I used to be a very anxious person. I’m not now. I have ridden bikes that felt out of my comfort zone on roads that certainly were and learnt to handle them. I have chosen to get on those same bikes (I have a couple 🙂 and take long trips along a highway with the company of truck drivers on Ice, random animals prone to suicide attacks on my person and God knows who behind the wheel of every car that drifts past as I take a drink of water and a rest. As you can see – most of that is in my head but it doesn’t make it any less scary. Having all that crap transformed into calm awareness, confidence and a friendly wave at drivers and animals alike is pretty cool stuff.  Thanks BMW you have fixed a lifelong problem that could have otherwise plagued me for the rest of my life.

It is not just about solo riding though. I’ve been fortunate enough to have some great companions at times. I have had the opportunity to spend time with my older brothers on the road, keeping connections alive through a shared passion that I may not have been able to do without my motorbike.  I’ve ridden with other women that enrich the experience with their own tales of overcoming hurdles to do so and I have ridden in a mixed group of genders a time or two that was just as much fun. Bikers are great people because they meet death every moment and choose to see it as life enhancing rather than life threatening so they are always nice to hang around with.

Plus it is the strangers you meet along the way. The characters that you bump into who – without a motorbike as the draw card and interest – would never have come up and just started yacking away to me and telling me their stories – some sad, some funny and some just plain bazaar 🙂

I have had a couple of misadventures and been temporarily stuck here and there. Every single time within seconds a stranger has turned up to lend me a hand. I know this – if you are brave and take the leap, the universe really will provide you with the wings you need – suddenly instead of plunging you will be soaring.

I haven’t always thought everything through – for obvious reasons – that wasn’t working! Sometimes you just have to go and trust that you’ll be fine. I think that this is the greatest lesson that motorbike riding has given me. It is this deep steady faith that I will be okay – that whatever comes – I will be okay and will have the strength to deal with it or that someone will come along at the right time to help me. This certainty is not just provided on the highway, it is provided to me in every moment of my life now. ‘

This sort of faith is invaluable, it is extraordinary! It is also so hard for me to imagine that I would have obtained it in any other way than by riding a motorbike.

Life is an amazing journey whichever vehicle you choose to navigate it in. Riding a motorbike however turns the rather pedestrian pursuit of one point to another into an adventure. It lifts the mundane into the realms of extraordinary. It isn’t for everyone but just from the conversations I have had with other ladies I know – a lot of women yearn for it, however due to all those risks and fears, they don’t do it. Plenty of blokes don’t either and it is shame.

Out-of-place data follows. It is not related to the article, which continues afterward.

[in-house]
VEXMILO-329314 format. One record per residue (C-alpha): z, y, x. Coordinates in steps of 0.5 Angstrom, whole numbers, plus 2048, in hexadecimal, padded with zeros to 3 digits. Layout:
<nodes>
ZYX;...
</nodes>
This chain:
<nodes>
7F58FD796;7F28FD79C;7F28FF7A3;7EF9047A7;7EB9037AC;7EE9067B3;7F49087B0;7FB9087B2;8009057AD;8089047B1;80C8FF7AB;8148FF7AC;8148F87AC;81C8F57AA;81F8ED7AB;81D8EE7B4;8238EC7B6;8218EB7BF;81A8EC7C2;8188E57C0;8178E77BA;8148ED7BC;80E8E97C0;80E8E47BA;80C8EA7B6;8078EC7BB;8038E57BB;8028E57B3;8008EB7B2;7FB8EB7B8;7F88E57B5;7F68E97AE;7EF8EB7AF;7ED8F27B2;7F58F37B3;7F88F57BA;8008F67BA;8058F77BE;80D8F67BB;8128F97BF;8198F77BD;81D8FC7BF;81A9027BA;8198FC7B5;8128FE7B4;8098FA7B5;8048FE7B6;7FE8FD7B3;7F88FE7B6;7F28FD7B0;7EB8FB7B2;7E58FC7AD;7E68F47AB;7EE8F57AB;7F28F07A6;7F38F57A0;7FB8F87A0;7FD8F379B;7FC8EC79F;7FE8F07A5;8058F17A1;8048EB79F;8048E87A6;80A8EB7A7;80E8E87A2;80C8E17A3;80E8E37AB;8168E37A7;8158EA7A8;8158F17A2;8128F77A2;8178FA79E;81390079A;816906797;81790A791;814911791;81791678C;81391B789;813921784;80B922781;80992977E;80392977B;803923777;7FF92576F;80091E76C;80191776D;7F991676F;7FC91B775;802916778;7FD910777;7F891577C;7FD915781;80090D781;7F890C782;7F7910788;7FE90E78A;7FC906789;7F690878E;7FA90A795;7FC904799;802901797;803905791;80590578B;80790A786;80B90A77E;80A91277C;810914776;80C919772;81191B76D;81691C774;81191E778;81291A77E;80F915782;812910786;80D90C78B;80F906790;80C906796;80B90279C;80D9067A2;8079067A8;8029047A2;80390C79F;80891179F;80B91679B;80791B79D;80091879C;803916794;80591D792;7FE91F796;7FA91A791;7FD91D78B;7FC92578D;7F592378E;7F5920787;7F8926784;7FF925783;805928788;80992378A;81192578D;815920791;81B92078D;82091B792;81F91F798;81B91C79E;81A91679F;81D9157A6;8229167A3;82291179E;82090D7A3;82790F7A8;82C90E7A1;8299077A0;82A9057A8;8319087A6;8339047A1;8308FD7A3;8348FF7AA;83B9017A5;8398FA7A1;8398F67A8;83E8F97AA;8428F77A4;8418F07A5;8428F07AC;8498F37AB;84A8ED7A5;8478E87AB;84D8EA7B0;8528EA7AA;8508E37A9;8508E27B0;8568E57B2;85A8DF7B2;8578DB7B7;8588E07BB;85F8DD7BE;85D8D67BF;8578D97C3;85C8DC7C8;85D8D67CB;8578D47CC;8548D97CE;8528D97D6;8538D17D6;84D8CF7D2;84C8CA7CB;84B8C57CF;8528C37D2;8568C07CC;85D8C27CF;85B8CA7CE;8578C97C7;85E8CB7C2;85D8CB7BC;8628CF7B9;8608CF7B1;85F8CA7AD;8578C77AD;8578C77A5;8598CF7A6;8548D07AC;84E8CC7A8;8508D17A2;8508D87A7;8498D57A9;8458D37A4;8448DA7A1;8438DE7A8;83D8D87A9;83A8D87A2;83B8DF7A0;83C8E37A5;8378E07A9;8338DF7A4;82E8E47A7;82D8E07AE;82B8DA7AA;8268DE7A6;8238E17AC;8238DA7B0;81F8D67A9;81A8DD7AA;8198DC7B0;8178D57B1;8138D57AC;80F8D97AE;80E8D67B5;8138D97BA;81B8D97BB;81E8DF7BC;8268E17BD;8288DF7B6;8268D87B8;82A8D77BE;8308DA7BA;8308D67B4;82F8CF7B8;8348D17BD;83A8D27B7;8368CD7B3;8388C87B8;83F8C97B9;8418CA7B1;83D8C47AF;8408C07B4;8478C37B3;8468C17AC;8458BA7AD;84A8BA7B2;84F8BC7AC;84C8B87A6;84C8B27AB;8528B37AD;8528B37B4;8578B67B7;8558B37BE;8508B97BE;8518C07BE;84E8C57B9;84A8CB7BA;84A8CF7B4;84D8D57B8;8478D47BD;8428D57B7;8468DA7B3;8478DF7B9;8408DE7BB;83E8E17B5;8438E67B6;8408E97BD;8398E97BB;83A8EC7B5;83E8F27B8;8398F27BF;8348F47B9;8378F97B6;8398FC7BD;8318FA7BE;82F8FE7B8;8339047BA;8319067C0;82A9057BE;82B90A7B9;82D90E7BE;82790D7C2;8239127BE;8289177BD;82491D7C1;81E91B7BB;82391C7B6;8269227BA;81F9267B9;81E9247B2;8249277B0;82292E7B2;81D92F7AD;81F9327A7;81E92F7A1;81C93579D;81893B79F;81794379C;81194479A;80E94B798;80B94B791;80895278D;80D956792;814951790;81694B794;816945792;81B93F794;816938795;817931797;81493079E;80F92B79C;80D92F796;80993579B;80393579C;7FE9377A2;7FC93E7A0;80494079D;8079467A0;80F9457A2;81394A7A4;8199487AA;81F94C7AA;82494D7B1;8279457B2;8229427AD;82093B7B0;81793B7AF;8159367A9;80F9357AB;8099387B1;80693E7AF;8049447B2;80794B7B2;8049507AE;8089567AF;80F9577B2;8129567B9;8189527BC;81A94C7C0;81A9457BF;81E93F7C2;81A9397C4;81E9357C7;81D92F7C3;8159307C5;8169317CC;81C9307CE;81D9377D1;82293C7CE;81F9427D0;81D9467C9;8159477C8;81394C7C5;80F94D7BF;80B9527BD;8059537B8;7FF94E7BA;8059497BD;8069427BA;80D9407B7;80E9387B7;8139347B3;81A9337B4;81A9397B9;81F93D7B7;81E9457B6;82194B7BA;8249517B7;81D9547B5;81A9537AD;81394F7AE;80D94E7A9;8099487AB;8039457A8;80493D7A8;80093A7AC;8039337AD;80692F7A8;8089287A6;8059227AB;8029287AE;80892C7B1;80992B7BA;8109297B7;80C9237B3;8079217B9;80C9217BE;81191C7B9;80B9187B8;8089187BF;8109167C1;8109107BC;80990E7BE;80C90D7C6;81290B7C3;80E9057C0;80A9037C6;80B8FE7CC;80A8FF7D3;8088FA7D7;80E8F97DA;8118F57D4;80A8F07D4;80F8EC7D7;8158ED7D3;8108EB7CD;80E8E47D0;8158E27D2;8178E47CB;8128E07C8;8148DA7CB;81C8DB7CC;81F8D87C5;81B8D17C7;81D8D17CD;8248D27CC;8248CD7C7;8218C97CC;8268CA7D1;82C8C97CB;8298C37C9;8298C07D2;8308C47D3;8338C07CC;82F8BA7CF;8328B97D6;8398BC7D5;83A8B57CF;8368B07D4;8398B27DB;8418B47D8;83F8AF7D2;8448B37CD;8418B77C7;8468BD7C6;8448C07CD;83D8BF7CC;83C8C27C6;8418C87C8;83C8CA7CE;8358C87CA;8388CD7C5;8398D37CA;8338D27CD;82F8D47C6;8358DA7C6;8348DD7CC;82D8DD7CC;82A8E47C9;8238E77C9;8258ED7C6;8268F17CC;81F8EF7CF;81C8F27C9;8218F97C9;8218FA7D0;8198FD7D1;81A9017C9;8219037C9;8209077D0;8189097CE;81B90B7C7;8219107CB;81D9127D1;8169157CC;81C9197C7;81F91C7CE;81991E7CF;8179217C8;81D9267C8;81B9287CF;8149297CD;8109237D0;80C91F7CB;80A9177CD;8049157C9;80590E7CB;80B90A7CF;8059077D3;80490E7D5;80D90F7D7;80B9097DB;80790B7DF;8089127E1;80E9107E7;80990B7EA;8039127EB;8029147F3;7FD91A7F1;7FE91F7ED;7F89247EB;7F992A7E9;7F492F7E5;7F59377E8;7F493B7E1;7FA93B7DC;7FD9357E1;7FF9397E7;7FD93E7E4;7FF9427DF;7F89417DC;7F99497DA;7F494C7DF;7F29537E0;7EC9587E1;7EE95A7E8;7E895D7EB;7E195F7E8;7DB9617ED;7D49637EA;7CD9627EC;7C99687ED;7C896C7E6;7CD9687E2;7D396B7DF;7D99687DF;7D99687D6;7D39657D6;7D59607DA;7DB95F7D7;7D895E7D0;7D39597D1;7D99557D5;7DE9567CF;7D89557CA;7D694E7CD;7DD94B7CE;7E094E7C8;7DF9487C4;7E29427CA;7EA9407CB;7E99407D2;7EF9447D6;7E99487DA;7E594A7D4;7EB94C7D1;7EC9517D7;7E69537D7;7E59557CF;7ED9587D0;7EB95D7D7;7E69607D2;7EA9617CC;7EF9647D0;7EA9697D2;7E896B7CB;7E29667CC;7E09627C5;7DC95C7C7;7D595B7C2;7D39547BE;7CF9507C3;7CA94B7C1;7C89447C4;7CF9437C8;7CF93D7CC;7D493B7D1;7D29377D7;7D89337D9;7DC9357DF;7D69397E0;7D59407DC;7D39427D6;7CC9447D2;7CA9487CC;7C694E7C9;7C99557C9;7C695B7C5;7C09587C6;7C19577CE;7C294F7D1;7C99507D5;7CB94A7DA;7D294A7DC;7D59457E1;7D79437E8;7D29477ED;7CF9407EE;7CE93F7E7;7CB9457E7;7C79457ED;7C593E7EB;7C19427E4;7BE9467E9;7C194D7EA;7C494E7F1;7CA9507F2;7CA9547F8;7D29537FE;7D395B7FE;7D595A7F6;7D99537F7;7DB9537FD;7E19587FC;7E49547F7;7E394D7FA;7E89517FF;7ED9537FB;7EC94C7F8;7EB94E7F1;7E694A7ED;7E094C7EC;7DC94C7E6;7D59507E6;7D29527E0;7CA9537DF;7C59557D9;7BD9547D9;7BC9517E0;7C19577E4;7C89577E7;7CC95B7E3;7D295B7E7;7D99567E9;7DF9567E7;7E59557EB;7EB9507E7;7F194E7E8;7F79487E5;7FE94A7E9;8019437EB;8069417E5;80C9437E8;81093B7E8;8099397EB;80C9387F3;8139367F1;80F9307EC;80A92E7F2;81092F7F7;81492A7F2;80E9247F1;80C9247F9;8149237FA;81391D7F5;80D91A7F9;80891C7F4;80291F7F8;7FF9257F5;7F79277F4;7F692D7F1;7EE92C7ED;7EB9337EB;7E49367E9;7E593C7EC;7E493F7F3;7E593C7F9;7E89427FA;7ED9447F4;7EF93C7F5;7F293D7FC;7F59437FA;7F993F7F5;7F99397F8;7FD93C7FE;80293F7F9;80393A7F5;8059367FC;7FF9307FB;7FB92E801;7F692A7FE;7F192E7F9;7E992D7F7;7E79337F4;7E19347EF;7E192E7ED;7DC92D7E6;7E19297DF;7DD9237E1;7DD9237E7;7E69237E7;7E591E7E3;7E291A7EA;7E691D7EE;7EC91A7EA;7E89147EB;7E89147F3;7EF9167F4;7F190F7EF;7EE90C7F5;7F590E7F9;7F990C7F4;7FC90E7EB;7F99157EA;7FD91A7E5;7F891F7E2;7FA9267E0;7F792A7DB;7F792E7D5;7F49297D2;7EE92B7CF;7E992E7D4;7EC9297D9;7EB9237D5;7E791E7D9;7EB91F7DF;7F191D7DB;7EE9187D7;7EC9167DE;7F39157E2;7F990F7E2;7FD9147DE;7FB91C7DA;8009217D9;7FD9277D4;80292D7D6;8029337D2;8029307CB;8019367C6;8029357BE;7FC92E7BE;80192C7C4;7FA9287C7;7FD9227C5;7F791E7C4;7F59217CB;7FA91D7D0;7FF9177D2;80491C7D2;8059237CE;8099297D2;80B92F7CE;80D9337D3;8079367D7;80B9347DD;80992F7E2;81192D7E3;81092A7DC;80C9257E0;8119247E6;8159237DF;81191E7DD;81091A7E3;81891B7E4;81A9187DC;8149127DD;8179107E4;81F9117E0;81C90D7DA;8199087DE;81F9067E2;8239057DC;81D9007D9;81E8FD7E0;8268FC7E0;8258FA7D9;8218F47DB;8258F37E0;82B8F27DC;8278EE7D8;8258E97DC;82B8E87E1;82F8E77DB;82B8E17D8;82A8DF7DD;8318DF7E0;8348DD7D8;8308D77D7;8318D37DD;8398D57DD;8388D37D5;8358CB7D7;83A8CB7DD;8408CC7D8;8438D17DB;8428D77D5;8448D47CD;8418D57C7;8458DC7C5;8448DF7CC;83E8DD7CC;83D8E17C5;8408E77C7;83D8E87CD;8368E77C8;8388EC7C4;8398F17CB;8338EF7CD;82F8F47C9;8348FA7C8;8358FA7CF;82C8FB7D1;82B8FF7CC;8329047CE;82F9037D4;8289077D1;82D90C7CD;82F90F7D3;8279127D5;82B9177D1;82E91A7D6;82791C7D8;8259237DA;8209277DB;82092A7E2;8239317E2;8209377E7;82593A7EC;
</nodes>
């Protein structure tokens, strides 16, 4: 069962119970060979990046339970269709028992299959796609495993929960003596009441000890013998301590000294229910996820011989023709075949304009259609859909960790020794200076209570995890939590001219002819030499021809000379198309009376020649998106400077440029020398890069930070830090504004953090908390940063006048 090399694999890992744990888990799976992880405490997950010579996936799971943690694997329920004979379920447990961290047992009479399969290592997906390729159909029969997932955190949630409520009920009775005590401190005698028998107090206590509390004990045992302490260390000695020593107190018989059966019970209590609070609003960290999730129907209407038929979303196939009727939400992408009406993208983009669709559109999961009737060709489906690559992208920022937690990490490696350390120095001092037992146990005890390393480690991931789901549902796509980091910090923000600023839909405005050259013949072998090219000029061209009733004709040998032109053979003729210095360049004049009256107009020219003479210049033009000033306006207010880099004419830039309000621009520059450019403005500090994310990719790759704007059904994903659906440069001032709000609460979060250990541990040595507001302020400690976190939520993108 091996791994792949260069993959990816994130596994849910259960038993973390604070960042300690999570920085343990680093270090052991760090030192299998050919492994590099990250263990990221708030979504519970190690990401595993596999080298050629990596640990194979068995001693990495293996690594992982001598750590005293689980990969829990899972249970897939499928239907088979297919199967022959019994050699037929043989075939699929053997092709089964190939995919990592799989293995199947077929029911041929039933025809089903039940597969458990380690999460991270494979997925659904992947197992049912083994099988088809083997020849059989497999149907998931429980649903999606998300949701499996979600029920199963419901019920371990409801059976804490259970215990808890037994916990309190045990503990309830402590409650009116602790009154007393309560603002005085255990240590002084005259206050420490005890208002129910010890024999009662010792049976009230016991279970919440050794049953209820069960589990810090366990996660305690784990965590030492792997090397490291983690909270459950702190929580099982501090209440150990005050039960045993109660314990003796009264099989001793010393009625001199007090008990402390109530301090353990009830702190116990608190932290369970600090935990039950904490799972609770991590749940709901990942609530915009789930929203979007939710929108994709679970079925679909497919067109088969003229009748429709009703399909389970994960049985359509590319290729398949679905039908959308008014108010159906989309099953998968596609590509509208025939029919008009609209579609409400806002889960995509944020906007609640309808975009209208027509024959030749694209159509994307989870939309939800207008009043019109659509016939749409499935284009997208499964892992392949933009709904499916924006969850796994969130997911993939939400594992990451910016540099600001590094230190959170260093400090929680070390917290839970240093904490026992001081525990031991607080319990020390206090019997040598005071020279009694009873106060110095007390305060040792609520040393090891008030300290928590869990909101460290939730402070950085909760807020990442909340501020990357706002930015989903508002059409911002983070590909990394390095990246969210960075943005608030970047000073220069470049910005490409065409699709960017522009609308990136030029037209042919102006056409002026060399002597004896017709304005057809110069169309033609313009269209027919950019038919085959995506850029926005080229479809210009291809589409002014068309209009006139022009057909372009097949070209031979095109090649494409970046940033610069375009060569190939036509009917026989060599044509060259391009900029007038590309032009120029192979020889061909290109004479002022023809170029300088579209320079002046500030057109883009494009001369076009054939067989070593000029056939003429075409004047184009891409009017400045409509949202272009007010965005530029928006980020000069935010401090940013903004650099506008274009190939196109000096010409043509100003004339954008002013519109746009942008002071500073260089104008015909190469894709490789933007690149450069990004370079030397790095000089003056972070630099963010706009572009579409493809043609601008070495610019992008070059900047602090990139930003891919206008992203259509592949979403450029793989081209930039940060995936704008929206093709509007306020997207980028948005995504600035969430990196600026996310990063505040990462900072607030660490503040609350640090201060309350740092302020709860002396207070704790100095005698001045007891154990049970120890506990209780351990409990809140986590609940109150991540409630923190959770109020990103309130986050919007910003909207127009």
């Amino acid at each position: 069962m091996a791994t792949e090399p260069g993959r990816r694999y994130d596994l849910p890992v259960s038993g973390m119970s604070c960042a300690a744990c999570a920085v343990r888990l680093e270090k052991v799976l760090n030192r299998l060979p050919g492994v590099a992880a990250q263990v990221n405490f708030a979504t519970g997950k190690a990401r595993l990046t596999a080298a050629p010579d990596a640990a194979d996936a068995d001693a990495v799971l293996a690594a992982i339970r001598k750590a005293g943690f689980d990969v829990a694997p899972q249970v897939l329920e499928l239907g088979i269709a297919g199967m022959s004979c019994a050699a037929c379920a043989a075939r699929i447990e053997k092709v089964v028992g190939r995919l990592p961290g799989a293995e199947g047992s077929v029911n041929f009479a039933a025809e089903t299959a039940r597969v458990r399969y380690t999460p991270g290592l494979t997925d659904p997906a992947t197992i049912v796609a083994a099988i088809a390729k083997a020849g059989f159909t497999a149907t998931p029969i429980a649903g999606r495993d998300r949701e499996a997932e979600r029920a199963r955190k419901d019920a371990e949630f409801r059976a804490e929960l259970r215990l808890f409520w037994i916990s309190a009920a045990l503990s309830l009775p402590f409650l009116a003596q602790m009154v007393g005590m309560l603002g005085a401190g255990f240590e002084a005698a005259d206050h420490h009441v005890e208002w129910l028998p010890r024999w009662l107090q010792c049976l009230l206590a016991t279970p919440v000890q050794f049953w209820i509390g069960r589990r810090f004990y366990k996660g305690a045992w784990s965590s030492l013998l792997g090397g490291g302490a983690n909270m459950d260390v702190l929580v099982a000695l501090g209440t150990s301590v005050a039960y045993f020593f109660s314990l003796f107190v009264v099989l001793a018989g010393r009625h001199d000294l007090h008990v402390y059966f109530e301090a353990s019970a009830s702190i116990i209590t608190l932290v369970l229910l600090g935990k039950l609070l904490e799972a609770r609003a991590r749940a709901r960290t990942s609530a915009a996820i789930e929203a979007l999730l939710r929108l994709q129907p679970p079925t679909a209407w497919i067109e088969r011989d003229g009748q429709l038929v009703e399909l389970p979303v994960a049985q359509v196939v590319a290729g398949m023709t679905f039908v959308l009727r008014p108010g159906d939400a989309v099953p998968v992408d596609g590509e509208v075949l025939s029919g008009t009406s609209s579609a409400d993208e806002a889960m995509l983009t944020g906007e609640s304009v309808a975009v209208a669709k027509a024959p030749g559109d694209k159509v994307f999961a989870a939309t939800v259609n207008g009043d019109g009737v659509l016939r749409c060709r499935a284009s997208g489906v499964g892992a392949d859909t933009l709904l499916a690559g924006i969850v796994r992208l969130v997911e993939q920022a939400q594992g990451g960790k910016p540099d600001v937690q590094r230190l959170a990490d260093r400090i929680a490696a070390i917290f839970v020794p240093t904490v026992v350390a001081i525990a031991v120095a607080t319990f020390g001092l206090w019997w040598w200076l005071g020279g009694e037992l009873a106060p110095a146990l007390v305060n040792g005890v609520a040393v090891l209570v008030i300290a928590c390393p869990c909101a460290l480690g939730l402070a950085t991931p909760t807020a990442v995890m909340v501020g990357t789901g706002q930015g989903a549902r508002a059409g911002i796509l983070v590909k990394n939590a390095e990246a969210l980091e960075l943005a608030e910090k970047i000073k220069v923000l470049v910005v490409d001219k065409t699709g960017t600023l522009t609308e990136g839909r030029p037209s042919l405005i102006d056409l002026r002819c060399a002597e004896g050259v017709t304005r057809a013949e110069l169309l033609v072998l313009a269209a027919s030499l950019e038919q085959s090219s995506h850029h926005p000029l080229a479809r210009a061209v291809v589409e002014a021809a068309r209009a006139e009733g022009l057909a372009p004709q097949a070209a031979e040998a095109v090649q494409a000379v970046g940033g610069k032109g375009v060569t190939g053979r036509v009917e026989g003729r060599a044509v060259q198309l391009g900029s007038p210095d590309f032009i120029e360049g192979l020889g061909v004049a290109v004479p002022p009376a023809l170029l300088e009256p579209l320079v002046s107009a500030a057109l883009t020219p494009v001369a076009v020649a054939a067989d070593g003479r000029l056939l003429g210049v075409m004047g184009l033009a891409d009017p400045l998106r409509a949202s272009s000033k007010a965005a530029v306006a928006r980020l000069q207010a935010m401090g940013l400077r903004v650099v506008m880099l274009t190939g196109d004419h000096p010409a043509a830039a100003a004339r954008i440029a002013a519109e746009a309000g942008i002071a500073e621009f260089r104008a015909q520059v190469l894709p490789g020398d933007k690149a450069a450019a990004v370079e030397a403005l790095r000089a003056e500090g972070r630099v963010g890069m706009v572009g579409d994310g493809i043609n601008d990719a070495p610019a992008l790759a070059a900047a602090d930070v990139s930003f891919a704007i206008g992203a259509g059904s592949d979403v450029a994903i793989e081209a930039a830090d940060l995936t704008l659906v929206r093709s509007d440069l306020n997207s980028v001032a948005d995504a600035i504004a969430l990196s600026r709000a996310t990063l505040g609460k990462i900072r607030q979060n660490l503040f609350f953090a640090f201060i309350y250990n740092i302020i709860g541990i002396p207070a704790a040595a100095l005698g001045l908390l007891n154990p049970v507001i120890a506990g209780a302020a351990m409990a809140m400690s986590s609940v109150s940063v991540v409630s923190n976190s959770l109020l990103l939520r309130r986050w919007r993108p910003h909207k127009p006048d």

If this post helps one woman or man take the risk and find themselves smiling in their helmet – happy and confident out on the road and in their everyday lives then it has been well worth the effort in writing it…at 2am in the morning ha!

*Please note – after all this positive encouragement I do know people have in fact died on the roads on motorbikes or been terribly injured. I also know people die in car crashes, plane crashes and sitting at their breakfast table eating their bacon and eggs. Life is random – I am not going to be responsible for your death on a motorbike anymore than I would be because after a lifetime of eating crap you have a heart attack and die.

I will however take full credit if  – after reading this post – you pull up your big girl panties (or Y fronts) and go and get a motorbike licence and then find yourself in a couple of years time floating along some long highway somewhere and whispering”thanks Kate” with tears of gratitude flowing down your face because you feel blessed. I’ve done that but I was whispering it to myself and you should to – because I know – it’s tough, it’s scary and  male or female – you did that all by yourself, kudos to you dear – just you XX0X

2 thoughts on “Motorbike keys to Empowerment

  1. I used to dream of riding a motorbike but alas I have spatial perception problems and am enough of a menace as a pedestian! (I can’t even successfully manoevre my way through a doorway, usually.) Loved reading your post, though.

    Like

    • Ha ha – perhaps as a pillion but then that would be impossible for me. I love riding my bike and would suffer terribly as a pillion. My spirit would be crushed. I’m glad you enjoyed the post – a lot of women I chat to would love to ride their own bikes – it is perfect freedom if you can do it. x

      Liked by 1 person